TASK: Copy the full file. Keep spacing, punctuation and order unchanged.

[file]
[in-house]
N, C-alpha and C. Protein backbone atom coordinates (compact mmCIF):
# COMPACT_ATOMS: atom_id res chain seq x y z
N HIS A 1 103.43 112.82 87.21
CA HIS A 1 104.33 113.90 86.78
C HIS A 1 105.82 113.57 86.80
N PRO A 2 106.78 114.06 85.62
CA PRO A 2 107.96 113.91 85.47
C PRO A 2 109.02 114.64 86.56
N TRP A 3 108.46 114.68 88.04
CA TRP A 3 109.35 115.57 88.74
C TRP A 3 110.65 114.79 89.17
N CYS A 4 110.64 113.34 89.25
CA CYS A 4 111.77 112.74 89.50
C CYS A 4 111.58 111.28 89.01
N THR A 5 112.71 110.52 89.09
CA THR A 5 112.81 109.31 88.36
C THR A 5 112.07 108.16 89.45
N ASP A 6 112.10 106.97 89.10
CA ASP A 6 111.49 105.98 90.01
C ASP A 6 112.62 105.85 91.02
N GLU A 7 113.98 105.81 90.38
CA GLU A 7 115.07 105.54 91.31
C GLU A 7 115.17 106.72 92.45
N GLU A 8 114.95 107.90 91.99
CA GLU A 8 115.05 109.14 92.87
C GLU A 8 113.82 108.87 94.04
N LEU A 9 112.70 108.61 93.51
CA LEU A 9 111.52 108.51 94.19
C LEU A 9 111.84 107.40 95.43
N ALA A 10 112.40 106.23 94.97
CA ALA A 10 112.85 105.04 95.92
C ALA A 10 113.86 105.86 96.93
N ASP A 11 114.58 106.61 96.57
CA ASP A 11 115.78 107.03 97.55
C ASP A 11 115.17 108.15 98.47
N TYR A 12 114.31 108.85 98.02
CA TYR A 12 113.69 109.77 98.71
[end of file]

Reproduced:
[in-house]
N, C-alpha and C. Protein backbone atom coordinates (compact mmCIF):
# COMPACT_ATOMS: atom_id res chain seq x y z
N HIS A 1 103.43 112.82 87.21
CA HIS A 1 104.33 113.90 86.78
C HIS A 1 105.82 113.57 86.80
N PRO A 2 106.78 114.06 85.62
CA PRO A 2 107.96 113.91 85.47
C PRO A 2 109.02 114.64 86.56
N TRP A 3 108.46 114.68 88.04
CA TRP A 3 109.35 115.57 88.74
C TRP A 3 110.65 114.79 89.17
N CYS A 4 110.64 113.34 89.25
CA CYS A 4 111.77 112.74 89.50
C CYS A 4 111.58 111.28 89.01
N THR A 5 112.71 110.52 89.09
CA THR A 5 112.81 109.31 88.36
C THR A 5 112.07 108.16 89.45
N ASP A 6 112.10 106.97 89.10
CA ASP A 6 111.49 105.98 90.01
C ASP A 6 112.62 105.85 91.02
N GLU A 7 113.98 105.81 90.38
CA GLU A 7 115.07 105.54 91.31
C GLU A 7 115.17 106.72 92.45
N GLU A 8 114.95 107.90 91.99
CA GLU A 8 115.05 109.14 92.87
C GLU A 8 113.82 108.87 94.04
N LEU A 9 112.70 108.61 93.51
CA LEU A 9 111.52 108.51 94.19
C LEU A 9 111.84 107.40 95.43
N ALA A 10 112.40 106.23 94.97
CA ALA A 10 112.85 105.04 95.92
C ALA A 10 113.86 105.86 96.93
N ASP A 11 114.58 106.61 96.57
CA ASP A 11 115.78 107.03 97.55
C ASP A 11 115.17 108.15 98.47
N TYR A 12 114.31 108.85 98.02
CA TYR A 12 113.69 109.77 98.71